The Chief of the Enforcement Bureau at the Federal Communications Commission issued a 2 page PDF enforcement advisory discussing why using jammers is illegal in any situation and outlining the massive penalties using or importing such a device entails.
"In a country devastated by decades of war, Afghan officials believe they have found a way to teach the country's history without inflaming old animosities between Afghanistan's long-warring ethnic and political groups. The answer, they say, is to omit the past four decades from the history books."
Forwarded from the Middle East Librarian's Association (MELA). Read more about it at: http://www.rferl.org/content/new_afghan_textbooks_sidestep_history/24490203.html
Troops at a US base in Afghanistan mistakenly burned Korans and other religious texts, in an effort to eliminate materials containing "extremist communications." This has sparked riots reminiscent of those caused by pastor Terry Jones burning a Koran in his church last year. Read the latest at The New York Times; CNN; MSNBC.
Twitter doesn’t seem to have yet begun withholding tweets. So perhaps the announcement is just a trial balloon, to see what kind of public outcry results. So far that seems very muted. Maybe the “limited capacity” of the company to handle press inquiries is no coincidence. In any case, this might be a good moment for those a sustained interest in Internet freedom to let Twitter know—in a sustained way.
As the Elsevier boycott continues to gain attention, a good example of what the company stands for: the Ex Libris bX service is a neat little recommendation tool that displays suggested citations, working from a known item and based on search traffic. It provides researchers with suggestions based on their area of interest, and the items displayed are usually additional relevant articles (similar to Amazon's "people who bought this also bought..." feature). The Elsevier ScienceDirect site embeds this service in their own custom application, but librarians noticed the results it was displaying were only for Elsevier titles. Here is the Ex Libris explanation:
bX itself is entirely publisher and platform neutral and sends and displays all relevant articles regardless of journal, publisher or platform. But those who build their own applications – like Elsevier did - can manipulate the data by filtering before displaying it. For the app on Science Direct Elsevier indeed filters the bX articles by those available from Science Direct.
This is where you come in. Acting in solidarity with OccupyTucson and the students, parents, and teachers of the Tucson Unified School District we are going send copies of the banned texts to Tucson for distribution. Lots of copies. As many copies as we can find and buy. We respect the rights of authors and publishers, so all copies will be completely legally purchased though an independent bookseller or directly from the publisher. Donations of the these texts are, of course, welcomed.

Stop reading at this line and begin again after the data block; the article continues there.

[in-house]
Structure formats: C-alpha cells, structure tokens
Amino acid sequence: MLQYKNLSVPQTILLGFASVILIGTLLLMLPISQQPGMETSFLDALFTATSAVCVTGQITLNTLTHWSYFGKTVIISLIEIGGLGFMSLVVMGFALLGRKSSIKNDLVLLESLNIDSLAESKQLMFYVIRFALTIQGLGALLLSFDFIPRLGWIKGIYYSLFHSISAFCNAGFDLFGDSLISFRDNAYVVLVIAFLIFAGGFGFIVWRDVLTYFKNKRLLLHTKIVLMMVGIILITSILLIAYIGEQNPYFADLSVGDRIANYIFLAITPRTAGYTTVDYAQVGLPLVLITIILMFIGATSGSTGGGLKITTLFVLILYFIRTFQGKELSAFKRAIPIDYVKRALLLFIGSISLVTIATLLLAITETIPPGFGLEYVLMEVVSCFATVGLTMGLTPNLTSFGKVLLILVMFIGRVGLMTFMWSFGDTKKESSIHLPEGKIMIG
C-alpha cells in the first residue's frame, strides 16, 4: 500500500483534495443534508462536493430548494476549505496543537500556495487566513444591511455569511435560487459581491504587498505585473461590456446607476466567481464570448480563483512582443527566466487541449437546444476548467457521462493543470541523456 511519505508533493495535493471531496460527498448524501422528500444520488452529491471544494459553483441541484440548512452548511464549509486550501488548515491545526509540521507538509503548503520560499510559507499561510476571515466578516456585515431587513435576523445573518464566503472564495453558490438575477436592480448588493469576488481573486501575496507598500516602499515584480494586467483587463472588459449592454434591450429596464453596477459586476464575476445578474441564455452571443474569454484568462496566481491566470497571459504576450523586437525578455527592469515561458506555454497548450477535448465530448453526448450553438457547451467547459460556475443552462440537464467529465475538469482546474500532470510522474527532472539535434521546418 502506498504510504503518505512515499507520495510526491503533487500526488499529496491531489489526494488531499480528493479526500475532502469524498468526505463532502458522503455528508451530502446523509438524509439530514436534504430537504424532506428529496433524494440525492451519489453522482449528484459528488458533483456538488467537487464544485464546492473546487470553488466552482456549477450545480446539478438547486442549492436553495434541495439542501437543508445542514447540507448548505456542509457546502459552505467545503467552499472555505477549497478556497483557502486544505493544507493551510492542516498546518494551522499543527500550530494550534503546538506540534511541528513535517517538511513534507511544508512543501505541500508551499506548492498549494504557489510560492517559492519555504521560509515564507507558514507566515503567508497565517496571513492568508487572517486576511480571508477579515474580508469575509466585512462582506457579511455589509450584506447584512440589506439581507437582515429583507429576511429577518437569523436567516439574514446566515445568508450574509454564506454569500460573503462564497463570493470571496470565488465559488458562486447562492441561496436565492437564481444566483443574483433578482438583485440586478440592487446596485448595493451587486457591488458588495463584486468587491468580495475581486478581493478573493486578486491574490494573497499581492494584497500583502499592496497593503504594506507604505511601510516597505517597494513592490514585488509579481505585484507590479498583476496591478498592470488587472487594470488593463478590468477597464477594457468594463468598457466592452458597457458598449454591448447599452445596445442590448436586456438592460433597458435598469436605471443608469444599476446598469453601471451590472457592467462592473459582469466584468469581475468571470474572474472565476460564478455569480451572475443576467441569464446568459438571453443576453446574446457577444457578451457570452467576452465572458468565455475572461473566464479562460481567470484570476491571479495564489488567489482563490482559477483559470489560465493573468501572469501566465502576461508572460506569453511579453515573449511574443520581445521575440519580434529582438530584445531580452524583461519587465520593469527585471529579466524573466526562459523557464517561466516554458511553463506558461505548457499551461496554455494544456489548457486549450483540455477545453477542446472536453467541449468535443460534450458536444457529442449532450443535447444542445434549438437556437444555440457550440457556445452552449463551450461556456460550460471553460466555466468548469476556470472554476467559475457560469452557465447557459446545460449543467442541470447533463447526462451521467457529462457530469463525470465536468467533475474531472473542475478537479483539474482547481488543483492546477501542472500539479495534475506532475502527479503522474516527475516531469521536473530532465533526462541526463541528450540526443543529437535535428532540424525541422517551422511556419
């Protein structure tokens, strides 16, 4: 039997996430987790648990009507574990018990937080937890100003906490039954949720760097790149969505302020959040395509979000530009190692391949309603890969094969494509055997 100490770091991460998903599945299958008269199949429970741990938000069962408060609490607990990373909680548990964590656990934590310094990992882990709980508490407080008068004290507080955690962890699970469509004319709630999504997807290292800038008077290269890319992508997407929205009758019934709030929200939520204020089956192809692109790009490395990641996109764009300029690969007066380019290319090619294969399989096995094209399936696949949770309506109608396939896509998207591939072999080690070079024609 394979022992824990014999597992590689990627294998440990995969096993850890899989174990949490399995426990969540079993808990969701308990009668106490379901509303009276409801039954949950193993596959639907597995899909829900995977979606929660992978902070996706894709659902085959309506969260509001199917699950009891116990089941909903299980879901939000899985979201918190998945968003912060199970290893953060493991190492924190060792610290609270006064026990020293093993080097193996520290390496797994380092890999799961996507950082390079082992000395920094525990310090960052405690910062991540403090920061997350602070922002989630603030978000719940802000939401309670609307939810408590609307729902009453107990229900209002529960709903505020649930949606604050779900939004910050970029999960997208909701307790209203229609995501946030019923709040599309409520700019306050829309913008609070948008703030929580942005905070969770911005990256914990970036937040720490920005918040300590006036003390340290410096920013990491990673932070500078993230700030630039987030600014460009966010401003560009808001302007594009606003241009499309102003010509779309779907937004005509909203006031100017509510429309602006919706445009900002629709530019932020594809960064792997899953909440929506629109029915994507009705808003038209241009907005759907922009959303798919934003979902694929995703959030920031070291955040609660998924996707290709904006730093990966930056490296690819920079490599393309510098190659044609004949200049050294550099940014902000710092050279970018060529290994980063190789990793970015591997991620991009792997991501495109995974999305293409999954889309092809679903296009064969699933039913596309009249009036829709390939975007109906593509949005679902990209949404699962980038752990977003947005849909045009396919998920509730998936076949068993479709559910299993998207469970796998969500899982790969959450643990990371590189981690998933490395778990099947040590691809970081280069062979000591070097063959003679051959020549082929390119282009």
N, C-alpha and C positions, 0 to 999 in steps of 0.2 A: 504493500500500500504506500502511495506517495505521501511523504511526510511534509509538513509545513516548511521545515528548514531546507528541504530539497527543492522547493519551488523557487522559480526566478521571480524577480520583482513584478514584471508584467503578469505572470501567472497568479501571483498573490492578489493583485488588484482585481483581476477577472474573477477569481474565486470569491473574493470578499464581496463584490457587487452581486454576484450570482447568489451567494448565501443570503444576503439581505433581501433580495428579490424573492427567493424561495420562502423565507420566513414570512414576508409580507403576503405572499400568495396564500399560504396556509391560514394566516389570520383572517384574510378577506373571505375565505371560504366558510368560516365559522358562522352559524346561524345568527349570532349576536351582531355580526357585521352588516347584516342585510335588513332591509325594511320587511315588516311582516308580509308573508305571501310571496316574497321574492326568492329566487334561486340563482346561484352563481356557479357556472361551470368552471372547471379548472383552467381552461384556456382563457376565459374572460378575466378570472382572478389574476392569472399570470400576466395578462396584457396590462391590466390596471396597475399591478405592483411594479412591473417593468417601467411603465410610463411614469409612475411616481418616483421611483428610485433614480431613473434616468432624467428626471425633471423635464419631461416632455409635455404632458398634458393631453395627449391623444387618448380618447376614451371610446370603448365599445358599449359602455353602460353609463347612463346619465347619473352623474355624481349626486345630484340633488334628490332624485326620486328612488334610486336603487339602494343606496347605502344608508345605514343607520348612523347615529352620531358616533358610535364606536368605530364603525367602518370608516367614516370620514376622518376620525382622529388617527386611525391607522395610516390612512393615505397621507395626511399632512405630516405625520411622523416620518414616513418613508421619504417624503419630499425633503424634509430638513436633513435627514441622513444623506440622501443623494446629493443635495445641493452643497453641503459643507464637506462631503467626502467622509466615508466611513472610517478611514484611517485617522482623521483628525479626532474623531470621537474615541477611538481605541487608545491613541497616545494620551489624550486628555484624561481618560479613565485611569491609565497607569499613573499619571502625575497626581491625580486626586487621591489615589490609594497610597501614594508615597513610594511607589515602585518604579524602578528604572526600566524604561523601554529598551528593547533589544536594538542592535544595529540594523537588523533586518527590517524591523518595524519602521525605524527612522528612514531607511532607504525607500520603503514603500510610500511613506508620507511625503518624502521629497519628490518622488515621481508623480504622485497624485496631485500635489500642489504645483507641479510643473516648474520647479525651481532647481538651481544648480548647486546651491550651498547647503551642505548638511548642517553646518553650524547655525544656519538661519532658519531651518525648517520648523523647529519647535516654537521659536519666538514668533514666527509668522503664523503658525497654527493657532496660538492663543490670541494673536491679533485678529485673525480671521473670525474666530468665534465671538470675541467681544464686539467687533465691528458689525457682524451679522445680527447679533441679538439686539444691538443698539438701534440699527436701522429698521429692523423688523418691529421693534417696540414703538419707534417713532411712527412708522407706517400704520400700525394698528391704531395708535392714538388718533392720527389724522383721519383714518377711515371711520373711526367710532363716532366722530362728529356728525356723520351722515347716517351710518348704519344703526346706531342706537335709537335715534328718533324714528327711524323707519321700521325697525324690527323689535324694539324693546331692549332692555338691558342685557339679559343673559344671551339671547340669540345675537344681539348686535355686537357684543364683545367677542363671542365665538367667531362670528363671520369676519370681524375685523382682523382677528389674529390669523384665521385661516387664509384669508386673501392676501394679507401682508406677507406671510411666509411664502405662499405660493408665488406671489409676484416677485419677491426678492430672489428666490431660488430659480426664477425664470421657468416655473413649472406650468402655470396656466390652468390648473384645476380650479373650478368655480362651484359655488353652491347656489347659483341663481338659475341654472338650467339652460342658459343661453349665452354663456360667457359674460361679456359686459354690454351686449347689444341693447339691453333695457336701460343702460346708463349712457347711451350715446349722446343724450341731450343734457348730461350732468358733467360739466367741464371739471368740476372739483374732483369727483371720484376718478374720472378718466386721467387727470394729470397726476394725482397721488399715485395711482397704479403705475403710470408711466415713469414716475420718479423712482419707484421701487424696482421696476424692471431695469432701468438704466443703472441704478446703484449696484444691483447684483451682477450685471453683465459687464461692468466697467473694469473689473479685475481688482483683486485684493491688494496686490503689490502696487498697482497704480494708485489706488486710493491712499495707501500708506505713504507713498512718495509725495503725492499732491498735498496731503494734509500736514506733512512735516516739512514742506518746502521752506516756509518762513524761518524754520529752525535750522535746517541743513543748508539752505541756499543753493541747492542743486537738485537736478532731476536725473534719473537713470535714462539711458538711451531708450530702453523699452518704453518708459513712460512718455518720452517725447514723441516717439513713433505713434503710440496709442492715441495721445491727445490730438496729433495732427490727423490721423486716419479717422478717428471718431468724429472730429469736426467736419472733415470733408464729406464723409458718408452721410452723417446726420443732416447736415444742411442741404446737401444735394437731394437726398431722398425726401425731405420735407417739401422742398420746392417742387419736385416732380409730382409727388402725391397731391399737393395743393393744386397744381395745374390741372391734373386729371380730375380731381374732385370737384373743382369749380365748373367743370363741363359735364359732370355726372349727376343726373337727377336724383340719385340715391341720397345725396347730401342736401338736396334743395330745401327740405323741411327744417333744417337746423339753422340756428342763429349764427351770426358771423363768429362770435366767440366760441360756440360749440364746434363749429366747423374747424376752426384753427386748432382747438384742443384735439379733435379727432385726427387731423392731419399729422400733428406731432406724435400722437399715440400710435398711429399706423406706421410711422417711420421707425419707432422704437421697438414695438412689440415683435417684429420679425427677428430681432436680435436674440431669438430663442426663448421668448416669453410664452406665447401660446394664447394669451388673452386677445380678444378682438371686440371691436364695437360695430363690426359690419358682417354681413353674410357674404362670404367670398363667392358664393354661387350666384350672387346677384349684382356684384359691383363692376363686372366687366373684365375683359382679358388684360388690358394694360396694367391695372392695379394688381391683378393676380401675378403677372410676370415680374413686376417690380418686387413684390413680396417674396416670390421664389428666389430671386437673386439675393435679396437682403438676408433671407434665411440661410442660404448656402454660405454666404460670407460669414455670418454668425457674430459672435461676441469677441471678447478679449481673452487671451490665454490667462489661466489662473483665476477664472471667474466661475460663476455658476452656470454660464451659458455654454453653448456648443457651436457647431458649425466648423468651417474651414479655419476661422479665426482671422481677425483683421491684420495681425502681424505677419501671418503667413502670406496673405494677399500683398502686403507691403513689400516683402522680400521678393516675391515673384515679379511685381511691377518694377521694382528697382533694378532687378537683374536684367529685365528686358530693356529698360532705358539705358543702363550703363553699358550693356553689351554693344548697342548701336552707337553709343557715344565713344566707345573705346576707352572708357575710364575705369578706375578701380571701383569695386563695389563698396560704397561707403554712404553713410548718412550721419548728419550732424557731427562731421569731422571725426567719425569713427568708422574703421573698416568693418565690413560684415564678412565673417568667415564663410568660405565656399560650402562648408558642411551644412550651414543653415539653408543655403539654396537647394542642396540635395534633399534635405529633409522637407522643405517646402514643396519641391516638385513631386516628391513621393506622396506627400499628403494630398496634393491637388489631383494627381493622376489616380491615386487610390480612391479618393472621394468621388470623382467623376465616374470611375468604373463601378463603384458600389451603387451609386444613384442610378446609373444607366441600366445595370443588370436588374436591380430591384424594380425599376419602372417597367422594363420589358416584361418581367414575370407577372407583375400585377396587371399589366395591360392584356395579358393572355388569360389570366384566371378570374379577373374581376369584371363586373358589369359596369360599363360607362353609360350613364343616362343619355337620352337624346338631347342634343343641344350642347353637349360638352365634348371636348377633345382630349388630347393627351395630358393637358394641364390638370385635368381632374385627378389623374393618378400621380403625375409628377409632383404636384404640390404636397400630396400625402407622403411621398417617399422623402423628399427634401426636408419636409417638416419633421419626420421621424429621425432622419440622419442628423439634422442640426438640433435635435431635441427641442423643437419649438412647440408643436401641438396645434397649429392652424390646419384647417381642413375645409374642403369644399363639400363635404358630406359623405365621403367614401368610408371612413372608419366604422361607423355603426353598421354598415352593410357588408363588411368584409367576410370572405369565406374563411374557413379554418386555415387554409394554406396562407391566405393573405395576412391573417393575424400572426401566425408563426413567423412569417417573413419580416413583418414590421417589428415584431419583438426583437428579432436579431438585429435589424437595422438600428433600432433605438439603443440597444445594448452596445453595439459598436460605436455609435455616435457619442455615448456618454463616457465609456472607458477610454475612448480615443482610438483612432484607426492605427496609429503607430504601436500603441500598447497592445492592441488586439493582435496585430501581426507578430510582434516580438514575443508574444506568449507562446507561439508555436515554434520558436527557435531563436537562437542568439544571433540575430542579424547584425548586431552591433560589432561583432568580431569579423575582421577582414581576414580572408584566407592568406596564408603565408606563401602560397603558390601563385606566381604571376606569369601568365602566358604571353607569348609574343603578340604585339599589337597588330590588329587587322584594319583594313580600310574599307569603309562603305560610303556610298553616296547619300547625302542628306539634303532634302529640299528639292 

Google to censor Blogger blogs by country
Google says some blogs on Blogger, its blogging platform, will be blocked on a "per country basis," in order to comply with "removal request" laws of nations where freedom of speech is not cherished or allowed.
The move seems to coincide with Twitter's recent announcement that it will censor tweets, or posts, in various countries at the request of governments, although the Blogger change was posted Jan. 9, but only reported on Tuesday by the website TechDows.
Twitter’s announcement that it will censor content in countries where content contravenes local laws has sparked outrage. The site’s CEO has defended the new policy as the only way to navigate a treacherous legal minefield.
Banned books hot property in censored Vietnam
From irreverent cartoons to "depraved" short stories, Vietnam's pop culture is attracting the attention of print censors who experts say are struggling to accept an increasingly brash literary scene.
After years spent keeping political texts off the printing presses, authorities are setting their sights on the growing market of publishing for young people, with several books prohibited in recent months.
Submitted by Great Western Dragon on January 15, 2012 - 11:31am
It's bad enough when a local politician is trying to designate which books a school should or should not buy, but it's even more frightening when he doesn't even know what he's doing.
From the article:
At the beginning of the school year, as the Dysart Unified School District was preparing to buy more than 1,000 novels for its libraries and classrooms, Rep. Jack Harper, R-Surprise, posted to an online message board a list of books he thought the district was considering buying that he found objectionable.
It turned out that Harper had clicked on the wrong link for Follett Library Resources and viewed books from a general list of inventory available through the company, Follett, rather than a specific list created by the district.
Submitted by Bibliofuture on December 21, 2011 - 10:21am
For the first time ever, a government advisory board is asking scientific journals not to publish details of certain biomedical experiments, for fear that the information could be used by terrorists to create deadly viruses and touch off epidemics.
Cerf, a onetime DARPA program manager who went on to receive the Turing Award, sent a letter yesterday warning of the dangers of SOPA to its author, Rep. Lamar Smith (R-Texas). The House Judiciary chairman, also Hollywood's favorite House Republican, has scheduled discussion of the bill to resume at 7a.m. PT today.